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Oil Creeping Back Up


Oil Creeping Back Up

Oil prices, after falling from the highs of over $100 per barrel in 2014, had previously struggled to push above $60 per barrel. That has now changed. With Brent crude at north of $80 per barrel, it is now almost double the price it traded at during mid-2017. This has implications not just for oil producers, but for virtually every company reliant on consuming oil-based products.

The Brent crude oil price has been rising strongly recently, boosted in part by stronger economic growth, which increases the demand for oil; as well as supply constraints, with economic crisis disrupting Venezuelan oil supplies, and stricter American sanctions on Iran coming into effect in November. As can be seen by the chart below, the production and consumption balance of world liquid fuels has dipped into deficit, which typically has an upward impact on oil prices.

Screen Shot 2018-10-05 at 3.28.30 pm

Source: Thomson Reuters; US Energy Information Administration; via The Economist

The impact of a large and sustained oil price increase is far-reaching. Not only do higher oil prices affect companies such as oil producers and refiners, but they will have some impact on basically any company that relies on oil as an input into their business. This could mean companies such as those that manufacturer plastics (where oil is a feedstock), airlines, and trucking fleets all experience input cost inflation that could reduce their margins. In addition, higher prices at the petrol pump can also squeeze household budgets and have a negative effect on aggregate demand.

It’s important to remain mindful of developments in the oil market, given the importance of oil as an input cost for the world economy. Oil reaching levels not seen since 2014 will impact companies, consumers, and will likely play into the speed at which central banks chose to normalise interest rates. Investors that fail to monitor changes in a market as important as oil proceed at their own peril.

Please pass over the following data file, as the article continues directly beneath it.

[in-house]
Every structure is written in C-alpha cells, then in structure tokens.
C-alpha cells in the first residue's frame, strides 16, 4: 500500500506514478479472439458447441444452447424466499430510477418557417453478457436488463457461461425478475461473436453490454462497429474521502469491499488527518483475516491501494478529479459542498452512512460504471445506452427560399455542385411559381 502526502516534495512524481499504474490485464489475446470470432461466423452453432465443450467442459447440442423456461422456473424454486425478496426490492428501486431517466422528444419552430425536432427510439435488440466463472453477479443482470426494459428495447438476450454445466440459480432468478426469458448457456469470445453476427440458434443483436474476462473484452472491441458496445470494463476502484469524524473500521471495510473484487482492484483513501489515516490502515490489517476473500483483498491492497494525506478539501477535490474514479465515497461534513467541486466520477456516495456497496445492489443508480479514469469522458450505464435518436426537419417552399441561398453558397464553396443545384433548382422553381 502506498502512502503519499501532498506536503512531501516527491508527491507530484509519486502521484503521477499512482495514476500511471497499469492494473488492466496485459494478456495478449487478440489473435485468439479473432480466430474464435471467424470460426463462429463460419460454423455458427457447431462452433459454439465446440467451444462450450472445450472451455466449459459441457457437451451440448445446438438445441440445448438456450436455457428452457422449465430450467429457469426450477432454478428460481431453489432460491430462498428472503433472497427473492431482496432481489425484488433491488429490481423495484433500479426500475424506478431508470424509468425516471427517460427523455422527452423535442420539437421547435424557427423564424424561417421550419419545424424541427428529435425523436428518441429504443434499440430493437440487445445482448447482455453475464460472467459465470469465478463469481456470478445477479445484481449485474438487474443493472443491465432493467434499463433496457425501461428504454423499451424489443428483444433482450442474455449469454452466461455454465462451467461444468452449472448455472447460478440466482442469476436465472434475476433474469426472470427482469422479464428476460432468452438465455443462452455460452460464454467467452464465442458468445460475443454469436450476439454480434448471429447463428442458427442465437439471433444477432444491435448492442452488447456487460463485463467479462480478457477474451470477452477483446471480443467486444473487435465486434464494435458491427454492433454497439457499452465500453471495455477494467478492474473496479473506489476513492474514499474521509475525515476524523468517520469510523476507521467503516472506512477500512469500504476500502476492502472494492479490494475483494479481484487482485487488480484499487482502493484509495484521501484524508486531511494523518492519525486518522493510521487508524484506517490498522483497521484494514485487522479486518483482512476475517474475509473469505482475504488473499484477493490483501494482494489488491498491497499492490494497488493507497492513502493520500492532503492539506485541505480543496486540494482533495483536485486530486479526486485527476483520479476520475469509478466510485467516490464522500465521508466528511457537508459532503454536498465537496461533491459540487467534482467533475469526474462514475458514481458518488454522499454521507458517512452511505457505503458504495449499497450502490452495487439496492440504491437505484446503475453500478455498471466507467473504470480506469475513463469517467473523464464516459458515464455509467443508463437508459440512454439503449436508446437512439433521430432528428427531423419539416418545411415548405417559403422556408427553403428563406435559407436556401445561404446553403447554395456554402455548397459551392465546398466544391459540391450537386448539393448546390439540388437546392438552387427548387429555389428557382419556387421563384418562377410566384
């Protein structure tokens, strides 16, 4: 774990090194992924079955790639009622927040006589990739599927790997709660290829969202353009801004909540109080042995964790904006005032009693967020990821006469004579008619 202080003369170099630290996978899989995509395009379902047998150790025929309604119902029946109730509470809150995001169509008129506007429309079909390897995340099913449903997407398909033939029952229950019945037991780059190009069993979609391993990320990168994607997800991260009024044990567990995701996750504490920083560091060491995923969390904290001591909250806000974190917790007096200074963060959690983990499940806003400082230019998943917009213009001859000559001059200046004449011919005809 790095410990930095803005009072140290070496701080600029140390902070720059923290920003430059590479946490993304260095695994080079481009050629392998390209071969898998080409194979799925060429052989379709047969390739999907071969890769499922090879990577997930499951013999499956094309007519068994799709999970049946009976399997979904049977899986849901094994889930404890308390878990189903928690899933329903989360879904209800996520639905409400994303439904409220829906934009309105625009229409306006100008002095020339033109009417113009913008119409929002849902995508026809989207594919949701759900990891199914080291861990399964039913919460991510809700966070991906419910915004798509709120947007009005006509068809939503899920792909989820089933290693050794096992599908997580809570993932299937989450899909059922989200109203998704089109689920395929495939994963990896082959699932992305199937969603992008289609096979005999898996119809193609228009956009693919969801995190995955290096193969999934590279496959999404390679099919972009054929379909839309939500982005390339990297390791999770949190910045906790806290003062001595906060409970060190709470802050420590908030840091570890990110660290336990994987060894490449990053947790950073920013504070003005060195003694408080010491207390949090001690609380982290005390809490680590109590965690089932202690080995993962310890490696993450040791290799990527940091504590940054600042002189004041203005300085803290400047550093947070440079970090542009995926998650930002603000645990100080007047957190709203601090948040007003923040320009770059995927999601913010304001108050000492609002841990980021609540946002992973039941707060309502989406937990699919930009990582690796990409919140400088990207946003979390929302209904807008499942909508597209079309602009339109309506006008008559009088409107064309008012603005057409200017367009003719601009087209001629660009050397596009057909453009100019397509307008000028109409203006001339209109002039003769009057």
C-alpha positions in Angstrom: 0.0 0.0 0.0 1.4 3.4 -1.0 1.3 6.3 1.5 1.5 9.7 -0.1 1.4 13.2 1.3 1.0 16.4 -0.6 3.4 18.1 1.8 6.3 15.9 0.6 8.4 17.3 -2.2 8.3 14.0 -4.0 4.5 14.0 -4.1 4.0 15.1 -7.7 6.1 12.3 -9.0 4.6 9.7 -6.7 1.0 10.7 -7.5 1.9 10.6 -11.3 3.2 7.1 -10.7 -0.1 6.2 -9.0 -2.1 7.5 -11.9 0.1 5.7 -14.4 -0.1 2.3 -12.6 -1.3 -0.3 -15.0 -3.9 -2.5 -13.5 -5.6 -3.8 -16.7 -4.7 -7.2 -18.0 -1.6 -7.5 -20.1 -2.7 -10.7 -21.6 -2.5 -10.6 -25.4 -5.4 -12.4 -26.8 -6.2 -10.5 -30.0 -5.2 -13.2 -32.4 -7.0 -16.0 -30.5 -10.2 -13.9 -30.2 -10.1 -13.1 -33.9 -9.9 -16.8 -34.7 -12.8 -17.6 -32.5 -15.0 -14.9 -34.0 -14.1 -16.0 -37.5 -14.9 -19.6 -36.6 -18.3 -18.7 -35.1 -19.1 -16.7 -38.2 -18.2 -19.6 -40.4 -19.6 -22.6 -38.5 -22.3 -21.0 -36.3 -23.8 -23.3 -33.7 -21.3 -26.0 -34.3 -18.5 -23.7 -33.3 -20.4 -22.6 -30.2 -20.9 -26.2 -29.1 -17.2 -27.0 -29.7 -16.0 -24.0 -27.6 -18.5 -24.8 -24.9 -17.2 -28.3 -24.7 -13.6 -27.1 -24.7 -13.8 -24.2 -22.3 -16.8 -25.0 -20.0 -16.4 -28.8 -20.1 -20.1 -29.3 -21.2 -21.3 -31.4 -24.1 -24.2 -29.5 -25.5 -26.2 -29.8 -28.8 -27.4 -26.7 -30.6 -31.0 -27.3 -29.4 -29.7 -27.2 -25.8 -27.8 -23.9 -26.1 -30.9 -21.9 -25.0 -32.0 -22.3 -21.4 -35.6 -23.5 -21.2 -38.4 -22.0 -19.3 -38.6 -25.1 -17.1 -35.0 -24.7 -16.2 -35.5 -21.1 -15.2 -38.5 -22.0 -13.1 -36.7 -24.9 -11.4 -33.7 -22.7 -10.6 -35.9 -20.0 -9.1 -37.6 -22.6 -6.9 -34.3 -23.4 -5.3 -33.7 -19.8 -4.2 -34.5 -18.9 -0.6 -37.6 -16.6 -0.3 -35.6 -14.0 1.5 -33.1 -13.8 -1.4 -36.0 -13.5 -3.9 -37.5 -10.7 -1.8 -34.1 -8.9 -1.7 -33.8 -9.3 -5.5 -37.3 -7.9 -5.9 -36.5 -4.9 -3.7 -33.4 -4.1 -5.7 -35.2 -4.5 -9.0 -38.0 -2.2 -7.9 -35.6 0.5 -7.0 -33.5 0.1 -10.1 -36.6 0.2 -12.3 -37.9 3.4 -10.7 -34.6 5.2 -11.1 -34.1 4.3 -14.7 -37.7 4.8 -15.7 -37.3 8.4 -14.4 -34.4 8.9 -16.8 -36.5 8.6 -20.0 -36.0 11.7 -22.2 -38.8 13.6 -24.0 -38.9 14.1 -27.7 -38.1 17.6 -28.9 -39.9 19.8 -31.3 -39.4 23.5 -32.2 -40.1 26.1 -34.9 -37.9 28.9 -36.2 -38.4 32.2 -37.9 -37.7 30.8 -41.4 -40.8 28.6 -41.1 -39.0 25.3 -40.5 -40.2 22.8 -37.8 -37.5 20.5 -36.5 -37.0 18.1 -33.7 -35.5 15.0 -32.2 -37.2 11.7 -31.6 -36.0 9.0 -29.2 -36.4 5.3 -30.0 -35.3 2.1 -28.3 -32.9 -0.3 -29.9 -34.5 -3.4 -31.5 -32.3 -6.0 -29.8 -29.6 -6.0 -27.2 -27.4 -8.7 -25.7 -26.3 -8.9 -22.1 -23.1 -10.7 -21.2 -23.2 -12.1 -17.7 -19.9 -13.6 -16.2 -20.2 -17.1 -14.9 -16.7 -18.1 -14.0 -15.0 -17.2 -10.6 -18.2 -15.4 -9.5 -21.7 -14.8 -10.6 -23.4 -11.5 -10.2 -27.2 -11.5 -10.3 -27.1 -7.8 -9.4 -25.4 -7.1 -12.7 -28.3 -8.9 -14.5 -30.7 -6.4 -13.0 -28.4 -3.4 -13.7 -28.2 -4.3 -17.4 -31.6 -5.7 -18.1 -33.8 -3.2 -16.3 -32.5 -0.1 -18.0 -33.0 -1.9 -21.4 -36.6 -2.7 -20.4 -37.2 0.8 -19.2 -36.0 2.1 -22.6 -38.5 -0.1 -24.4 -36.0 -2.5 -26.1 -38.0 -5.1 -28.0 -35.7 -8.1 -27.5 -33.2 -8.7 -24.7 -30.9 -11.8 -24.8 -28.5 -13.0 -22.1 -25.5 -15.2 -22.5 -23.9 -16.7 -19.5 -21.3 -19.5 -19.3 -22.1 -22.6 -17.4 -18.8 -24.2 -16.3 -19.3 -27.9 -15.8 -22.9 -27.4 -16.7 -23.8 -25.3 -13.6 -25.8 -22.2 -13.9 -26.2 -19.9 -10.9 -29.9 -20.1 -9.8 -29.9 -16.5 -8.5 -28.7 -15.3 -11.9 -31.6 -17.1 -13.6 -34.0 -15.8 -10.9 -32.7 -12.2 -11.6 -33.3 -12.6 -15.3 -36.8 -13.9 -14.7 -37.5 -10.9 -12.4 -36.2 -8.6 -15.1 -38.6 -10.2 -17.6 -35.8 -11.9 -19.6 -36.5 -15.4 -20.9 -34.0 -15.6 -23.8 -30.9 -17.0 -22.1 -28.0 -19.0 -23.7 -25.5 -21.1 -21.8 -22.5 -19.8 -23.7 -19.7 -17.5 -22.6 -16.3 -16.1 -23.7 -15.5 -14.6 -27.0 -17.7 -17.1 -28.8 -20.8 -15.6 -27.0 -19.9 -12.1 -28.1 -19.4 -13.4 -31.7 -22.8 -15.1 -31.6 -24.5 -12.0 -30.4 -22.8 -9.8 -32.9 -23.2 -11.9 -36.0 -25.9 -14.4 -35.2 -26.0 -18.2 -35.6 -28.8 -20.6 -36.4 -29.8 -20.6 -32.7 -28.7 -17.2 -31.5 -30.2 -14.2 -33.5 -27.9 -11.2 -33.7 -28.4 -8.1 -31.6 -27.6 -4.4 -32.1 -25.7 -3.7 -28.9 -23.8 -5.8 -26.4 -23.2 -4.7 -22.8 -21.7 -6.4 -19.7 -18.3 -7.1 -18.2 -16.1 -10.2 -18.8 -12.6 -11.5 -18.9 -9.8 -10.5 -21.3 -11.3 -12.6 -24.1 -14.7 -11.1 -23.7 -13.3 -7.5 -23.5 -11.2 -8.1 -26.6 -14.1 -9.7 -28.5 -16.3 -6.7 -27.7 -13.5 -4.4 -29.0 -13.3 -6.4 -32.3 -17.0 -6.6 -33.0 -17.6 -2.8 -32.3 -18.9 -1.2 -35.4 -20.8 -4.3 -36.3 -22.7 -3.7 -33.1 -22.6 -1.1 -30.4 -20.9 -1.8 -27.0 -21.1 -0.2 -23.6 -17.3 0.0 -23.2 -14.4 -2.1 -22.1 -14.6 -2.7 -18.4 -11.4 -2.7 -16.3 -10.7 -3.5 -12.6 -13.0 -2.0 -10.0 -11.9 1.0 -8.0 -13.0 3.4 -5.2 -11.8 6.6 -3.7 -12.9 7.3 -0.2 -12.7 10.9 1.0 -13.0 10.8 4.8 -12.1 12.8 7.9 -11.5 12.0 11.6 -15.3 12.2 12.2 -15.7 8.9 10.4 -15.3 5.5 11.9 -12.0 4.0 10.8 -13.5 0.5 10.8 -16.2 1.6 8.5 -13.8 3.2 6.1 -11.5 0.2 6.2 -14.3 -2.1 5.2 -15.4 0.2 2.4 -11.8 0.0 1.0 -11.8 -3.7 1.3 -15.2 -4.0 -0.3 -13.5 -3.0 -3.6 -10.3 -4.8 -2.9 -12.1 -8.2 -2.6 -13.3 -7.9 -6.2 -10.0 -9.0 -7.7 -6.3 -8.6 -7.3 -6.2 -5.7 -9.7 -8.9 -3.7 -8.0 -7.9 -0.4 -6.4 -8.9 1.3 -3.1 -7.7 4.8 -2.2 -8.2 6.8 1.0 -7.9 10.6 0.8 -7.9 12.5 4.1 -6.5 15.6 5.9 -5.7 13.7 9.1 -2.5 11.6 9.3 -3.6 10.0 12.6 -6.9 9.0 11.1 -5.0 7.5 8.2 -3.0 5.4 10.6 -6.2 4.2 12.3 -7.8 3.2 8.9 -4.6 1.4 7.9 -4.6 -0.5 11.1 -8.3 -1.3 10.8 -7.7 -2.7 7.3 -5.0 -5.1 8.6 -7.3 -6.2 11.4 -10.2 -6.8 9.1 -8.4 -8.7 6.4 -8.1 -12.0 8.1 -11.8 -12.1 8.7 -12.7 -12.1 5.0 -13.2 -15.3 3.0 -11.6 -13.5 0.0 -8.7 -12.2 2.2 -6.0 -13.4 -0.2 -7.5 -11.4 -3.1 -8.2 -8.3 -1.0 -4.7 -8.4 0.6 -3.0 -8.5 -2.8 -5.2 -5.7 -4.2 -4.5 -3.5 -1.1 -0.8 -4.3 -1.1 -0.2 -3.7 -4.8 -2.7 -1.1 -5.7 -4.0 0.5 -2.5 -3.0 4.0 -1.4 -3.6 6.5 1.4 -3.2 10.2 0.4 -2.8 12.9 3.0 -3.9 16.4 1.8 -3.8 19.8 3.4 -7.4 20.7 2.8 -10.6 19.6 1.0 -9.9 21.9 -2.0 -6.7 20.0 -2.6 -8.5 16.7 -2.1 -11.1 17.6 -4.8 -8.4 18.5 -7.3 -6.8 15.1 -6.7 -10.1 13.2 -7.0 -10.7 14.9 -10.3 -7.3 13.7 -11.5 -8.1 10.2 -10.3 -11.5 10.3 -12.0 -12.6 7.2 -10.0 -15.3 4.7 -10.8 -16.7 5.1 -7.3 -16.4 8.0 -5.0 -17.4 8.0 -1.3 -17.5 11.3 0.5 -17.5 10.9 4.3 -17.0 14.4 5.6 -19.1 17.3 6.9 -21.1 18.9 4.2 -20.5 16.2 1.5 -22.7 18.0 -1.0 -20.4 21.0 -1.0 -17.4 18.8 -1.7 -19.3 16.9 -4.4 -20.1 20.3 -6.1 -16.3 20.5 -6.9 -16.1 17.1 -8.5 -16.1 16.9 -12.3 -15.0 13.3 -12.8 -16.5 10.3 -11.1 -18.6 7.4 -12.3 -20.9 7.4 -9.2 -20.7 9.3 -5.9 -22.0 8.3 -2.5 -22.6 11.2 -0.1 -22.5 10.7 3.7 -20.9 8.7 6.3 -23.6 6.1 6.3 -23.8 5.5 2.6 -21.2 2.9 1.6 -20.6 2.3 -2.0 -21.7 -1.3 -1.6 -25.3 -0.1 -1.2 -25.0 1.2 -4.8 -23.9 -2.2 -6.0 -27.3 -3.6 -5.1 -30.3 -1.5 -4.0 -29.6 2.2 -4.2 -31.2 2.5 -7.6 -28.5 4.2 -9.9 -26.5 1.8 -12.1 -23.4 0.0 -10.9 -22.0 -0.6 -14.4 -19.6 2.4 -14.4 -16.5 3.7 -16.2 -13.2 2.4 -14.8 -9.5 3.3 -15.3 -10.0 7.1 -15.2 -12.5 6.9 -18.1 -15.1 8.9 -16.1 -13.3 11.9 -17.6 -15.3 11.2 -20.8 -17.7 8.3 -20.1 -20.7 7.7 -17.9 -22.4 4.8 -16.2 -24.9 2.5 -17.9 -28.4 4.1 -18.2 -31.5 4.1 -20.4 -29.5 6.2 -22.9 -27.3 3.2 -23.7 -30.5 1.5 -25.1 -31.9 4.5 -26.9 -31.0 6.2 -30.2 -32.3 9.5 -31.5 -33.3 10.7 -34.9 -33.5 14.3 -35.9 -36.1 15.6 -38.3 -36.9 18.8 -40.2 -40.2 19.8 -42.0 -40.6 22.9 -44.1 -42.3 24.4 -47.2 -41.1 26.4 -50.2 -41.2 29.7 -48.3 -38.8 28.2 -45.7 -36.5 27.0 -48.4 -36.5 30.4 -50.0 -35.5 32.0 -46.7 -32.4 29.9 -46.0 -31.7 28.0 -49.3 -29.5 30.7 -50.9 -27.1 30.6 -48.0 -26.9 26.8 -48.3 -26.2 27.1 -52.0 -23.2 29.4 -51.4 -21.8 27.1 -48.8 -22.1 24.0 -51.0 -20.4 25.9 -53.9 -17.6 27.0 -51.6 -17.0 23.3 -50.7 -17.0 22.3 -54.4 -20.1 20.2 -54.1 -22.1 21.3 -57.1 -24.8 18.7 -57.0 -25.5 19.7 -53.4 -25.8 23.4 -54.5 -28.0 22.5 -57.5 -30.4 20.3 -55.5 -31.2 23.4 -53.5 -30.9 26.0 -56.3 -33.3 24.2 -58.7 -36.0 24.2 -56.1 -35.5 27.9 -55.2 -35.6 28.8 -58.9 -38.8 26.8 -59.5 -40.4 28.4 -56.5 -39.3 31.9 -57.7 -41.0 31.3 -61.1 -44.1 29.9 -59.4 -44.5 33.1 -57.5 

George joined MGIM in September 2015 as a Research Analyst. Prior to joining MGIM, George was an investment analyst at Private Portfolio Managers where he covered global equities across various industries, using a value investing framework. George’s prior experiences include equities research and investment banking roles at both Citi and Greenhill & Co.

This post was contributed by a representative of Montgomery Investment Management Pty Limited (AFSL No. 354564). The principal purpose of this post is to provide factual information and not provide financial product advice. Additionally, the information provided is not intended to provide any recommendation or opinion about any financial product. Any commentary and statements of opinion however may contain general advice only that is prepared without taking into account your personal objectives, financial circumstances or needs. Because of this, before acting on any of the information provided, you should always consider its appropriateness in light of your personal objectives, financial circumstances and needs and should consider seeking independent advice from a financial advisor if necessary before making any decisions. This post specifically excludes personal advice.

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